He’s been a mess several other times this year. Last night at around 3am, I woke up to him getting out of bed to go to the bathroom. I watched him walk slowly to the doorway, pause, wobble ever-so slightly, and then as I yelled “Mark!” he fell straight back, out cold. I heard the dogs leap off kids’ beds at the commotion. I crouched over him. He opened his eyes. “What happened?” “I don’t know,” I replied. “A seizure or blood pressure drop.” He didn’t remember walking over to the doorway. He sat up slowly. I guided him into the bathroom, stayed with him, held his hand to get him back to bed.

This is still a part of our days, these sudden moments of terror.

I didn’t fall back asleep for a long, long time.

Also real is that mostly these days, he’s the healthy-ish guy in the photo on the right. He remembers things day to day. He eats food. If he is having a good day, he reads. He spends time working on a puzzle. On a really good day, he might put away the dishes. When I go into the kitchen to make dinner and then return to the couch, he tells me that he misses me, “when you go all kitchen-y.” He feels like his quality of life is pretty good.

Most days are at least a +1.

Thankful.

My Notes

Over time, I have gotten better at retaining all the things doctors and nurses and aids and therapists tell me. At every new or unusual juncture, though, I rely on notes to help me scramble up to the new level of understanding needed to manage. Then, I rely on notepads and my phone. I scribble down new words to look up. New procedures. Things to remember. Things to ask.

Today I opened my Notes app and read the following, typed two weeks ago:

staphylococcus aureus

stenotrophomonas maltophilia

haemophilus influenzae

polymicrobial

anaerobic pending

Do you want to lay back? “Do I want any bats?”

That last note I took on Day Five of Mark’s inpatient stay after his recent craniotomy. He was sitting propped up in bed, having just eaten lunch. The part of his skull that was missing was staring me in the face. I was eating cafeteria sushi in my chair. “Do you want to lay back?” I asked him. I was approximately five feet from him. “Do I want any bats?” he asked, repeating what he had heard, in his predictably unironic manner.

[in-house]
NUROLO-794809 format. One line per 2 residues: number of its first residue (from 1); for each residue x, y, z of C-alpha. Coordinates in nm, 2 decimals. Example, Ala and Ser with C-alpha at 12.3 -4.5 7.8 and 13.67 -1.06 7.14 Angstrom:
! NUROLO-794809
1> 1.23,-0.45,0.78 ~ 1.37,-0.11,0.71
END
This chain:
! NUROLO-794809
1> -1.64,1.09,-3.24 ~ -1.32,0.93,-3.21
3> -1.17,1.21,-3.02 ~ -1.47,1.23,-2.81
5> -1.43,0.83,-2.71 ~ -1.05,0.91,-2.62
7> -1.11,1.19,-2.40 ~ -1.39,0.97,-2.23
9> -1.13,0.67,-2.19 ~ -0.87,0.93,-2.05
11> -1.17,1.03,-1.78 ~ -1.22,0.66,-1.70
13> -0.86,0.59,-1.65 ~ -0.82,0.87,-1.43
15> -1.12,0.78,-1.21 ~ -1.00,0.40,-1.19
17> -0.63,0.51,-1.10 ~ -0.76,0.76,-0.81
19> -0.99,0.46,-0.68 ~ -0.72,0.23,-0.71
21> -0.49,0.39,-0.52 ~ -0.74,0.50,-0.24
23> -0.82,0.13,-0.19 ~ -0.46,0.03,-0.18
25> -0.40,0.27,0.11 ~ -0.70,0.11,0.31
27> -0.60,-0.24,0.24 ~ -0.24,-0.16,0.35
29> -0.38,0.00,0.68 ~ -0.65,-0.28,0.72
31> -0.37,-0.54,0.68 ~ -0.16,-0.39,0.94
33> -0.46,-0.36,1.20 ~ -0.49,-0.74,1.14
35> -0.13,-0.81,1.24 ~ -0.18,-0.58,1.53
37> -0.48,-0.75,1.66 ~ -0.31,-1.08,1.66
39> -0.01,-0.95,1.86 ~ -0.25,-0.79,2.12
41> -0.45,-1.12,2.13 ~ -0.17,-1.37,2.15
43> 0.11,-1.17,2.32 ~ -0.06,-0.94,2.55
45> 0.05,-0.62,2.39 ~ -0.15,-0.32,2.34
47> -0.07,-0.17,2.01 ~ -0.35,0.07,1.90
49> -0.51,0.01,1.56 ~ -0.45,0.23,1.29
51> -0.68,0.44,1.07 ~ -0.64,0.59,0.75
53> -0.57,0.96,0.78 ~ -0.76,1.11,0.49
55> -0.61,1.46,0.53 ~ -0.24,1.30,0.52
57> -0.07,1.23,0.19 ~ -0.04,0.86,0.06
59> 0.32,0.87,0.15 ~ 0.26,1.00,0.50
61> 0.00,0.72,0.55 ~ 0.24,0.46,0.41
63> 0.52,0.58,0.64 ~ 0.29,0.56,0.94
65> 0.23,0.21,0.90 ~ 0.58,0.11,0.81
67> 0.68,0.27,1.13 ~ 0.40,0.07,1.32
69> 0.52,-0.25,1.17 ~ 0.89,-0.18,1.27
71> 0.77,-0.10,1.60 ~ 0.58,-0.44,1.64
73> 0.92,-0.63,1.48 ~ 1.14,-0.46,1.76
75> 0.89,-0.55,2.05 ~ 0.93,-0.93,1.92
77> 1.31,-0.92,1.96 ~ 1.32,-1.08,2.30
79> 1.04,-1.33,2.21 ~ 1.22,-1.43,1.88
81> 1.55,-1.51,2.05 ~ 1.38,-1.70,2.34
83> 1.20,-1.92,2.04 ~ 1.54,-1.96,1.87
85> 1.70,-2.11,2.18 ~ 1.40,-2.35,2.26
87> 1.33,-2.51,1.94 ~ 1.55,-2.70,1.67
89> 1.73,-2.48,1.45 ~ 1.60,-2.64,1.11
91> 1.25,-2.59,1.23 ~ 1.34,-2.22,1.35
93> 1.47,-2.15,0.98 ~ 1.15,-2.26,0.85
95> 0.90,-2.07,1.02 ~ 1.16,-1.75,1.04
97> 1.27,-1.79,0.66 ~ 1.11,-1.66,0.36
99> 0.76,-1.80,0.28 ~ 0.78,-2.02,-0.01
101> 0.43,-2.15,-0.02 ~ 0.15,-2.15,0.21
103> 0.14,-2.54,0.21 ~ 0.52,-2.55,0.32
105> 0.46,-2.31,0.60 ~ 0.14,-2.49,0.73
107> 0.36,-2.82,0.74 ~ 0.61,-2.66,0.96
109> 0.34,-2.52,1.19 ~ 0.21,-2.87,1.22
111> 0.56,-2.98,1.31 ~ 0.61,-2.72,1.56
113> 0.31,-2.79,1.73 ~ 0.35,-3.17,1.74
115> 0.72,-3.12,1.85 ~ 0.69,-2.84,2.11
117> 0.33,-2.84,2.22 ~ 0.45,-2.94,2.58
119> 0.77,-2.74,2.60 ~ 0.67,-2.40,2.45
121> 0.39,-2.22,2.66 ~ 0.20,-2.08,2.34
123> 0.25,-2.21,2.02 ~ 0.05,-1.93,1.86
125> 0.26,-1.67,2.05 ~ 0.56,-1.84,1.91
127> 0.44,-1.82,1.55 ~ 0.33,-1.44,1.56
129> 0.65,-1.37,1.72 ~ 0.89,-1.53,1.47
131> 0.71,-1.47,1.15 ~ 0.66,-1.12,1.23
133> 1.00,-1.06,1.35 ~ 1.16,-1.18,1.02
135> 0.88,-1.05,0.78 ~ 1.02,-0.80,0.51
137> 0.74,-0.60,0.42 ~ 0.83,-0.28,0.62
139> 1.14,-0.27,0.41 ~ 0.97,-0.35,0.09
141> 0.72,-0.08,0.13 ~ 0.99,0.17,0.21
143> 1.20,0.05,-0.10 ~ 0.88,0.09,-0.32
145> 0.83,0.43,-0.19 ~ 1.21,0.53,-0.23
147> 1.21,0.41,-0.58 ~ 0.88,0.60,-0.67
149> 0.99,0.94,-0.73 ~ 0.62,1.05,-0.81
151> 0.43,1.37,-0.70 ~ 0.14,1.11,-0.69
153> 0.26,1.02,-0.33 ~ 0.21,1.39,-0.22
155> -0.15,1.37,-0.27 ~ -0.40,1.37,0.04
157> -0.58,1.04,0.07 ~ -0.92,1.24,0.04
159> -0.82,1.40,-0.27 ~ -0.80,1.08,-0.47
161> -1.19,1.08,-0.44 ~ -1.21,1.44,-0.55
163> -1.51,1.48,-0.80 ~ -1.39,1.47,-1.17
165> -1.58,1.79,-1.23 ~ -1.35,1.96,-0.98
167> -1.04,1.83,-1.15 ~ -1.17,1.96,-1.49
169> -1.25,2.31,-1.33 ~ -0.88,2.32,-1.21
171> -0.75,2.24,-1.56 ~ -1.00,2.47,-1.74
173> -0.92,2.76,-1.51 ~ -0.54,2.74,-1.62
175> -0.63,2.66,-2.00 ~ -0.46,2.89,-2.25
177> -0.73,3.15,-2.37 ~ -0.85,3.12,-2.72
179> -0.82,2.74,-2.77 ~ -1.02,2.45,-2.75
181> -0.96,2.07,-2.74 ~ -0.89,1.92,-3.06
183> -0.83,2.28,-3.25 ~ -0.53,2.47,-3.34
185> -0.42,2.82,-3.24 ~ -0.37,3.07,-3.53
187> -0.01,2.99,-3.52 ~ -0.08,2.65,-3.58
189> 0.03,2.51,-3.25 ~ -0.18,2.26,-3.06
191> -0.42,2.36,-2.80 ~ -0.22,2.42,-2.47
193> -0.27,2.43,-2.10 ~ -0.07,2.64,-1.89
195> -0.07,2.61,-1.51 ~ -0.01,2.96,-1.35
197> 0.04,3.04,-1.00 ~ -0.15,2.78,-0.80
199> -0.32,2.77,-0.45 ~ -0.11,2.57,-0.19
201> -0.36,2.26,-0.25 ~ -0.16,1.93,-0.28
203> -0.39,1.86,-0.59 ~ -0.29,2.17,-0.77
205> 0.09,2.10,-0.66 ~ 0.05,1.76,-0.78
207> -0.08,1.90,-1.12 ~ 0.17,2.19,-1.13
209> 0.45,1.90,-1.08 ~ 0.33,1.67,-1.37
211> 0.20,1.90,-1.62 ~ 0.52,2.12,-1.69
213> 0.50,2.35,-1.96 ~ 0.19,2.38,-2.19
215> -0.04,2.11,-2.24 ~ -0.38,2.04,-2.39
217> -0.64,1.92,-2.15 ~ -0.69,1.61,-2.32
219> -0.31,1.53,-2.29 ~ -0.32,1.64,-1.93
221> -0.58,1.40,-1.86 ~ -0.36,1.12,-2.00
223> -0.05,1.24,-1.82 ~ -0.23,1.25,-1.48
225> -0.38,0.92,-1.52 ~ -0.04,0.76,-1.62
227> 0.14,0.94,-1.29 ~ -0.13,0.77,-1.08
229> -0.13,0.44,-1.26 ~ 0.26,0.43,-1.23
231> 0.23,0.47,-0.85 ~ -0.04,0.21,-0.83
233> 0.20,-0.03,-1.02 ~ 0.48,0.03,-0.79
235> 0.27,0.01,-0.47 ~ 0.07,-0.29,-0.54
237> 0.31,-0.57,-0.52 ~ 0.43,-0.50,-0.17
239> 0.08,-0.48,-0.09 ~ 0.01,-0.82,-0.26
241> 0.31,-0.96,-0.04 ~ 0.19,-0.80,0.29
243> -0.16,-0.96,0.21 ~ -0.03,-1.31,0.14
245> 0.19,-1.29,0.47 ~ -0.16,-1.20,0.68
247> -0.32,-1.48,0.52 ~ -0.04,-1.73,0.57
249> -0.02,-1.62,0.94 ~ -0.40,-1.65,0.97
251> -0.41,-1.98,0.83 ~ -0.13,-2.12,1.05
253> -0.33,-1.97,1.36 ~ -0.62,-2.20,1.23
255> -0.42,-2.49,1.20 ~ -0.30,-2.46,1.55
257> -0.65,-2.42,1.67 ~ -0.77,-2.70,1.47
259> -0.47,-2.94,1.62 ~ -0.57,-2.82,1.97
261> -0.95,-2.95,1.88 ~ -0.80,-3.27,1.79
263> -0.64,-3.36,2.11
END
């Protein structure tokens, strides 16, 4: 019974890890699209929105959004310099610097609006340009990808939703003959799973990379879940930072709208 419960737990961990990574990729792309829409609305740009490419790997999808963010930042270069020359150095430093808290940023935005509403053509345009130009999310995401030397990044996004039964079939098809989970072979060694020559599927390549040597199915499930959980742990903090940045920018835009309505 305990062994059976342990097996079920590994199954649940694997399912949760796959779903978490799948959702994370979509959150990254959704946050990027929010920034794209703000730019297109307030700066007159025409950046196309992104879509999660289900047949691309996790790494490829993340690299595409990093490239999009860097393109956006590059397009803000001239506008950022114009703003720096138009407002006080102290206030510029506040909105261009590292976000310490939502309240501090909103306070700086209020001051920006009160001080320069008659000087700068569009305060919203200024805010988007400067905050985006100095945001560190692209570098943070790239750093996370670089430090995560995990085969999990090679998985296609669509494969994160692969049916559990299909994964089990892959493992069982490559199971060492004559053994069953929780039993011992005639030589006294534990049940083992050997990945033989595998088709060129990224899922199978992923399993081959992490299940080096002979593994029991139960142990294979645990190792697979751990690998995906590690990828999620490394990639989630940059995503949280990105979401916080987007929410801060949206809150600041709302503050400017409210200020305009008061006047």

I carefully suppressed the laugh I so wanted to belt out. It would have helped me. I also could have started to cry. That would have helped me, too.

This particular surgery and inpatient stay of Mark’s was manageable, in practice. I got through each day taking care of “myself and each other,” as Lester Holt reminds us to do nightly on broadcast news. I found enough time to be with Mark, to interact with the medical team, to get home and eat with the kids, relax on the couch, and sleep. I talked to friends and paced myself with my time at the hospital and bedside. I did all the things I could to be kind to myself and everyone I care for day to day.

And yet.

Two days after I brought Mark home, I went right over the caregiver ledge. I had thought I was doing just fine. Hanging on in another hard time. I had done it before. I could do it again. But there was something about this one. The cumulative effect of it all? The pandemic? The isolation? The brutality of this surgery? The marks on Mark’s belly and thigh where they had prepared to harvest tissue, had it been needed, for repairing the graft? The PICC line he came home with that pours the magic survival-juice out near his heart? The reality that his body is being used to replace other parts of his body, like a biological scrapyard?